As a key way to connect, hospice visits adapt to pandemic

Virtual visits and writing notes help families connect with their loved ones

An elderly person lies in bed with headphones on, looking at a digital tablet with a worker helping, in an example of hospice visits

Hospice agencies throughout the Good Samaritan Society and Sanford Health are navigating uncharted territory during the COVID-19 pandemic.

Typically, when clients receive hospice services, visits from loved ones are common and encouraged. But now, it’s a necessity that hospice visits take place virtually through social media or other technology.

Learn more: Good Samaritan Society hospice services and Sanford Health hospice services

Family members also are encouraged to keep in touch with loved ones by mailing letters or sending messages online using the Good Samaritan Society’s Send a Note service.

“We have letters and notes going through the website like wildfire,” said Travis Weber, hospice administrator at Good Samaritan Society – Hospice in Nisswa, Minnesota.

The Nisswa agency serves people in their own homes or at nursing homes in and around Brainerd, Minnesota, including the three Good Samaritan Society locations there.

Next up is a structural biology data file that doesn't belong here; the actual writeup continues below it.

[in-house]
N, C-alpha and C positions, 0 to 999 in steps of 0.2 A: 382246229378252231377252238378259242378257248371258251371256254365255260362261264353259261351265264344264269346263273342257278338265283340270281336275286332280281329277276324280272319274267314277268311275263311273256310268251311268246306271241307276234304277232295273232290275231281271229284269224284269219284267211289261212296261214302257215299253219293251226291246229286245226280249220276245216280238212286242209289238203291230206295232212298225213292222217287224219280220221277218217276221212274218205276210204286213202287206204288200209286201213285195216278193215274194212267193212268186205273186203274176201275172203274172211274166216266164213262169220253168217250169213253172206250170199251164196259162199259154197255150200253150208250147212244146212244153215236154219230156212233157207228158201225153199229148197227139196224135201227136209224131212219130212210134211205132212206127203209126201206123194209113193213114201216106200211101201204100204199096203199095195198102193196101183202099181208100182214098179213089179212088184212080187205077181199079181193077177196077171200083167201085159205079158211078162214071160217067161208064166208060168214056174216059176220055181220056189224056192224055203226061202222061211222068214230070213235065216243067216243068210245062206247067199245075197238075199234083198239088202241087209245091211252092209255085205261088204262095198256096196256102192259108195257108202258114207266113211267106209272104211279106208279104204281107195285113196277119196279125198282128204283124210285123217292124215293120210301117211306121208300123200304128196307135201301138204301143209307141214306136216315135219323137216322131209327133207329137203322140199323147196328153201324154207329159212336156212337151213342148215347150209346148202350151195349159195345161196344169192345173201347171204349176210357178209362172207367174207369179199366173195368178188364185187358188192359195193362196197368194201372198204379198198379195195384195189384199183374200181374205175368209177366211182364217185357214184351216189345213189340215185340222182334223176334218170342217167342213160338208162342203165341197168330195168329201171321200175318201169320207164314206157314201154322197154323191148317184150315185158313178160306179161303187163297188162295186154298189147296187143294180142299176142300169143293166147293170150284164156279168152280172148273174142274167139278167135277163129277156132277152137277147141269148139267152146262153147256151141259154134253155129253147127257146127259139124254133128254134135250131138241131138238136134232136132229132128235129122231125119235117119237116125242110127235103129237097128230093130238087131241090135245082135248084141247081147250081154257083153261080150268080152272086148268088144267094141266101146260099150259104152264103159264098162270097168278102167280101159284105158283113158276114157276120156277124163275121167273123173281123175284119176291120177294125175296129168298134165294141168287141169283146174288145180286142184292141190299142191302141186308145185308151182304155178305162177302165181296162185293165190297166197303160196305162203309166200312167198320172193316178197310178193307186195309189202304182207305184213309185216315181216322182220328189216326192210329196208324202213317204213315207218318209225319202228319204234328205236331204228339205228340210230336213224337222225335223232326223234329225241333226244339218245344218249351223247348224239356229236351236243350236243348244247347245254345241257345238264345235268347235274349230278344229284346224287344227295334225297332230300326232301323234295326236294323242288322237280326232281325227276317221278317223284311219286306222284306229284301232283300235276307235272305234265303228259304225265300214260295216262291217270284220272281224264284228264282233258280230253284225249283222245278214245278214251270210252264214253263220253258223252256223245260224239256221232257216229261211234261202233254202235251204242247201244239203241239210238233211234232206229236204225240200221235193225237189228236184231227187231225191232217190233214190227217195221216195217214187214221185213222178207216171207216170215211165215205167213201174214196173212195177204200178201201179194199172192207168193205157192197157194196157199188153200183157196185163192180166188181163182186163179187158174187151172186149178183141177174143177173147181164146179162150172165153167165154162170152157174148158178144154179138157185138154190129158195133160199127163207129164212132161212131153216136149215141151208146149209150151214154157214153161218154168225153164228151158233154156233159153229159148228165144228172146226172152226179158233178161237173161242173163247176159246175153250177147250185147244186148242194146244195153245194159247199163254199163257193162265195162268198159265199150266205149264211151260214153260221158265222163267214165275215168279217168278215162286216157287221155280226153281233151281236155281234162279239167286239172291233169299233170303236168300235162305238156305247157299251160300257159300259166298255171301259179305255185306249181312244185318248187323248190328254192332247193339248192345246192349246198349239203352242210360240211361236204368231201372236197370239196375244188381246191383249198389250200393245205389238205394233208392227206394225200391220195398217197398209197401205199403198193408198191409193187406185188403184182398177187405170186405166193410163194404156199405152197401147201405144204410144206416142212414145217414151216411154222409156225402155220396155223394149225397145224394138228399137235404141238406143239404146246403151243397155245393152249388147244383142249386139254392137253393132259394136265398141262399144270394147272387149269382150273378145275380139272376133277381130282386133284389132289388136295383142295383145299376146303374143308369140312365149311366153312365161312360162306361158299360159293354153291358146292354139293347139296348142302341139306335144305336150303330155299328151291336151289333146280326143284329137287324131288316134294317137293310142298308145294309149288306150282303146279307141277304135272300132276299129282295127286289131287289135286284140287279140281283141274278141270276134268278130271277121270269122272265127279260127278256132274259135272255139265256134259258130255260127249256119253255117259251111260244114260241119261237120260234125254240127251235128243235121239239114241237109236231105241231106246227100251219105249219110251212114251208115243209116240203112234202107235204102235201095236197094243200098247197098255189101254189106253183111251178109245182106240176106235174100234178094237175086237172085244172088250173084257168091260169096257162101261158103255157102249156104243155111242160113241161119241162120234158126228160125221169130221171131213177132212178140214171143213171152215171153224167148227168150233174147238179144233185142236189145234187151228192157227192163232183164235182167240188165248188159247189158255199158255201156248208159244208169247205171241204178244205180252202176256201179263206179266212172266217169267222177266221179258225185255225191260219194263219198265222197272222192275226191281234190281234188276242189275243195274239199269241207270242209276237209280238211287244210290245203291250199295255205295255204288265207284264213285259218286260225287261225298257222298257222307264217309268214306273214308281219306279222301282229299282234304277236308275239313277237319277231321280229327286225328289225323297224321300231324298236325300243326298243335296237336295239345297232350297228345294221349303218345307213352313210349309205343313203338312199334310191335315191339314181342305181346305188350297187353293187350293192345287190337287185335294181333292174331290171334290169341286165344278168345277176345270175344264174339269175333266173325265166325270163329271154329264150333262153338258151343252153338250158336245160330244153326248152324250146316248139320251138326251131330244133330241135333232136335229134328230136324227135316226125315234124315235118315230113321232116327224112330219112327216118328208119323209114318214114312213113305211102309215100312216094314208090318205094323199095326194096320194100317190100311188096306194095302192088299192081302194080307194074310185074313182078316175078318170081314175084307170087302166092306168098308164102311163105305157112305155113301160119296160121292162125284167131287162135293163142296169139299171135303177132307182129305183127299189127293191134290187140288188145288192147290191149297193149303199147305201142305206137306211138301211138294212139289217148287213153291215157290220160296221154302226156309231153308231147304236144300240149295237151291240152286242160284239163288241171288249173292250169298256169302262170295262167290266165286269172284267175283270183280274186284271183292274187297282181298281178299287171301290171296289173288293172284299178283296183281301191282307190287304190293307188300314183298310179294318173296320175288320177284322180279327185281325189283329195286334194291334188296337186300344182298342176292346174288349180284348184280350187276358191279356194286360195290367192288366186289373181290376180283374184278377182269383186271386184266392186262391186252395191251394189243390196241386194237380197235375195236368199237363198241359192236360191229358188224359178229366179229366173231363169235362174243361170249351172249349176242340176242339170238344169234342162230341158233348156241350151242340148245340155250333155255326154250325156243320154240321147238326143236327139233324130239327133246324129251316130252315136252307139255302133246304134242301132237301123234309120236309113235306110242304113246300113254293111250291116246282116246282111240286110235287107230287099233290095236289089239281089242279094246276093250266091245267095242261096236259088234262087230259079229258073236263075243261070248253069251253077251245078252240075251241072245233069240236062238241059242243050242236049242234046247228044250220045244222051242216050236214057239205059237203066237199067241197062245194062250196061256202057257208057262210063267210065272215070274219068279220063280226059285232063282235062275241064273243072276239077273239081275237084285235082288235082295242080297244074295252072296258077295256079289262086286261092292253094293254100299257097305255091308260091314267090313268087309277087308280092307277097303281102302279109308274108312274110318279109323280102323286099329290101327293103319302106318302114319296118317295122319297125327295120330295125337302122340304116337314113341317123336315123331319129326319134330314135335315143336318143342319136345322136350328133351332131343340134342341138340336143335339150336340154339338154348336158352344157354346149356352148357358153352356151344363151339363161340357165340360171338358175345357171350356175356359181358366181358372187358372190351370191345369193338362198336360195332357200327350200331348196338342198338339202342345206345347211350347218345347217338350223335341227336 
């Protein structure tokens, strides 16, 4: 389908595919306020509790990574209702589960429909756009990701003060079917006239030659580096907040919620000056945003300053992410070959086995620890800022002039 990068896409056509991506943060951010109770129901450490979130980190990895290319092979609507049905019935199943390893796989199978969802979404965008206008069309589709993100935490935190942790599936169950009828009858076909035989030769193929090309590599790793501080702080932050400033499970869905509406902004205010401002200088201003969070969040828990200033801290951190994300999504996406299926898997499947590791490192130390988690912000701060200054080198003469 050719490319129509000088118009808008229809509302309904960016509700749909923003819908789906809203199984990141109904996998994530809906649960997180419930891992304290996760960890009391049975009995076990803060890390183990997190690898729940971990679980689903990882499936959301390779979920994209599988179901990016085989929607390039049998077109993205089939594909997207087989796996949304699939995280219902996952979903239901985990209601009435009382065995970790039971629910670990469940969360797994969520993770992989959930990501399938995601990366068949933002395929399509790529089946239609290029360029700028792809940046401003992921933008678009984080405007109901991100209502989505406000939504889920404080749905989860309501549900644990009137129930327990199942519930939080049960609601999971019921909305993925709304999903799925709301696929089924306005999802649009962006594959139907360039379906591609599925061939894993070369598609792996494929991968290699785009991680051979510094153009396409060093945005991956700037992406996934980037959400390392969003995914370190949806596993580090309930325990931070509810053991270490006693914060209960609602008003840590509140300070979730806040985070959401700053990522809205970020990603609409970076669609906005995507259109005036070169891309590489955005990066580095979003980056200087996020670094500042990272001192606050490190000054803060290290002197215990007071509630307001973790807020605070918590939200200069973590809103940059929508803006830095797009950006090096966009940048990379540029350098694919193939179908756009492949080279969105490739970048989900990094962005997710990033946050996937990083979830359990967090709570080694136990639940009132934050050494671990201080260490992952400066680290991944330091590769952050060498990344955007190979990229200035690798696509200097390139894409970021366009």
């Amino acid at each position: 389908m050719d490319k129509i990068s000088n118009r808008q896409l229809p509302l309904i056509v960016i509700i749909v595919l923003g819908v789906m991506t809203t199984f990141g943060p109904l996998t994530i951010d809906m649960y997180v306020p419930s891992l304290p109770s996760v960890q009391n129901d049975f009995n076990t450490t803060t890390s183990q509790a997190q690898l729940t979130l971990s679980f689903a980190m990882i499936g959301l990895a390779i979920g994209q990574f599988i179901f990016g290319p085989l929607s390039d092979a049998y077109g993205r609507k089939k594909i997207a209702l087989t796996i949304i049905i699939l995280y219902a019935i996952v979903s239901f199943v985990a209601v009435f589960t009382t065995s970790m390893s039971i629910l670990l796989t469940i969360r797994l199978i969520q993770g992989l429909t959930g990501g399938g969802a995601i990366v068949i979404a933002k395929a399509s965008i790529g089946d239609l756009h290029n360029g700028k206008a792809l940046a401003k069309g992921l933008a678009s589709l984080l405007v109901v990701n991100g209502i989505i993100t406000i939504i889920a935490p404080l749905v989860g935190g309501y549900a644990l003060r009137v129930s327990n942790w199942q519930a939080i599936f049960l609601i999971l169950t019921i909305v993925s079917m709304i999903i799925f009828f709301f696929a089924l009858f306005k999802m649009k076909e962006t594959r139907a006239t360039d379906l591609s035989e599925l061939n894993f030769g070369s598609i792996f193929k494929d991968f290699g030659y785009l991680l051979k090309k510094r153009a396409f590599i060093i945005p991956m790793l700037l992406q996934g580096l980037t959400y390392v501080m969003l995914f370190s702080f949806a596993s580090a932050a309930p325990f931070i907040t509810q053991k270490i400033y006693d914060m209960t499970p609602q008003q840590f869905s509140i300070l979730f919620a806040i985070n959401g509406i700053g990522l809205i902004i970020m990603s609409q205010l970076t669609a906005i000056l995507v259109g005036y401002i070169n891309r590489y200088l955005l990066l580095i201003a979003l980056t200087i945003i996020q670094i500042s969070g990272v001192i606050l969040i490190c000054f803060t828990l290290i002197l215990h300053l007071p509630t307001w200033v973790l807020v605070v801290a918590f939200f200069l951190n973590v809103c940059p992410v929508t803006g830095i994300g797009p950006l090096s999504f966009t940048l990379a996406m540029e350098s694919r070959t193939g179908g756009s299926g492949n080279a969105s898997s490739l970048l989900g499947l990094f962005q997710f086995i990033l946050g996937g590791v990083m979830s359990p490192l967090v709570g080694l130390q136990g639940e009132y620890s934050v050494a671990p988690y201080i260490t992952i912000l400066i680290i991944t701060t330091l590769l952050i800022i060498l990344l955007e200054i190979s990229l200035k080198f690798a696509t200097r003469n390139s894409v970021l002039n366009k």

Connecting creatively

Because clients now have less face-to-face contact with family members, staff members are taking creative measures to keep them connected.

Weber says the hospice nurses all have iPhones, and if they get approval from families, they can call them so they can FaceTime with the client.

“Our staff and the staff at our facilities are doing everything they can to make those connections,” he said.

The hospice team has been using social media for chaplains and social workers to spend time with clients.

The social work and spiritual work teams also have been busy making calls to family members.

As for in-person hospice visits, the Nisswa agency is taking each situation on a case-by-case basis.

When someone in a nursing home is deemed to be transitioning in their health or actively dying, the Nisswa agency gives the option for a loved one to come in and spend as much time with the client as they want.

However, they can’t leave the building and come back in again.

“It’s the craziest give and take there is,” Weber said. “We’re doing everything we can to make sure everyone is safe.”

If a client is at the end stages of life and a visitor isn’t with him or her, the hospice staff makes sure that no one dies alone.

Weber says the agency nurses are continually reaching out to see how they can help clients and family members during this challenging time.

“In the end, we have the best interests of our clients and staff at the heart of it all,” he said.

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Posted In Coronavirus, Hospice, Senior Services

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